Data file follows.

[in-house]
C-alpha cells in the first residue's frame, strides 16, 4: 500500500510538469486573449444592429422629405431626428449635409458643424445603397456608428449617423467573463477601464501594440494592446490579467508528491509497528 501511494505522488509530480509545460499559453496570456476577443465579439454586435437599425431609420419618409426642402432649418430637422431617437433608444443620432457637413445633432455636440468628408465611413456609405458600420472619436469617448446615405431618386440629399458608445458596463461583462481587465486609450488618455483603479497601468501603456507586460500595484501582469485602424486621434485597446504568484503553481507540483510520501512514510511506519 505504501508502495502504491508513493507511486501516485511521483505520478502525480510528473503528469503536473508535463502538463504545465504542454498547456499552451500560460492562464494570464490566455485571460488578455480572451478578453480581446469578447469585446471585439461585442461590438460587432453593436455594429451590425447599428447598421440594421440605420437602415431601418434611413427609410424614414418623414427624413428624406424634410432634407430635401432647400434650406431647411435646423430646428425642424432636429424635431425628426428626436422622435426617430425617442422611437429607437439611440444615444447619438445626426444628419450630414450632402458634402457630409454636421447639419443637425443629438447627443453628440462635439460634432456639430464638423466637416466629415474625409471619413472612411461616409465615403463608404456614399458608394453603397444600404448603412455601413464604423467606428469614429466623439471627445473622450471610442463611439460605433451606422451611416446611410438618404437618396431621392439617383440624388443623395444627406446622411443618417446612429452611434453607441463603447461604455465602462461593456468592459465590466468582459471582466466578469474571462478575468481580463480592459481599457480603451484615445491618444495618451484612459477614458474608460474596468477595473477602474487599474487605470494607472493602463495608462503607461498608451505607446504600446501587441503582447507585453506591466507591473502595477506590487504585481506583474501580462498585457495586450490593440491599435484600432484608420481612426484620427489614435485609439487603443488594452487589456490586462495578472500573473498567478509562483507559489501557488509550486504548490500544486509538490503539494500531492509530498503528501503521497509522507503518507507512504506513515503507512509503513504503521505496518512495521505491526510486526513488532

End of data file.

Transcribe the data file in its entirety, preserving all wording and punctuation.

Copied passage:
[in-house]
C-alpha cells in the first residue's frame, strides 16, 4: 500500500510538469486573449444592429422629405431626428449635409458643424445603397456608428449617423467573463477601464501594440494592446490579467508528491509497528 501511494505522488509530480509545460499559453496570456476577443465579439454586435437599425431609420419618409426642402432649418430637422431617437433608444443620432457637413445633432455636440468628408465611413456609405458600420472619436469617448446615405431618386440629399458608445458596463461583462481587465486609450488618455483603479497601468501603456507586460500595484501582469485602424486621434485597446504568484503553481507540483510520501512514510511506519 505504501508502495502504491508513493507511486501516485511521483505520478502525480510528473503528469503536473508535463502538463504545465504542454498547456499552451500560460492562464494570464490566455485571460488578455480572451478578453480581446469578447469585446471585439461585442461590438460587432453593436455594429451590425447599428447598421440594421440605420437602415431601418434611413427609410424614414418623414427624413428624406424634410432634407430635401432647400434650406431647411435646423430646428425642424432636429424635431425628426428626436422622435426617430425617442422611437429607437439611440444615444447619438445626426444628419450630414450632402458634402457630409454636421447639419443637425443629438447627443453628440462635439460634432456639430464638423466637416466629415474625409471619413472612411461616409465615403463608404456614399458608394453603397444600404448603412455601413464604423467606428469614429466623439471627445473622450471610442463611439460605433451606422451611416446611410438618404437618396431621392439617383440624388443623395444627406446622411443618417446612429452611434453607441463603447461604455465602462461593456468592459465590466468582459471582466466578469474571462478575468481580463480592459481599457480603451484615445491618444495618451484612459477614458474608460474596468477595473477602474487599474487605470494607472493602463495608462503607461498608451505607446504600446501587441503582447507585453506591466507591473502595477506590487504585481506583474501580462498585457495586450490593440491599435484600432484608420481612426484620427489614435485609439487603443488594452487589456490586462495578472500573473498567478509562483507559489501557488509550486504548490500544486509538490503539494500531492509530498503528501503521497509522507503518507507512504506513515503507512509503513504503521505496518512495521505491526510486526513488532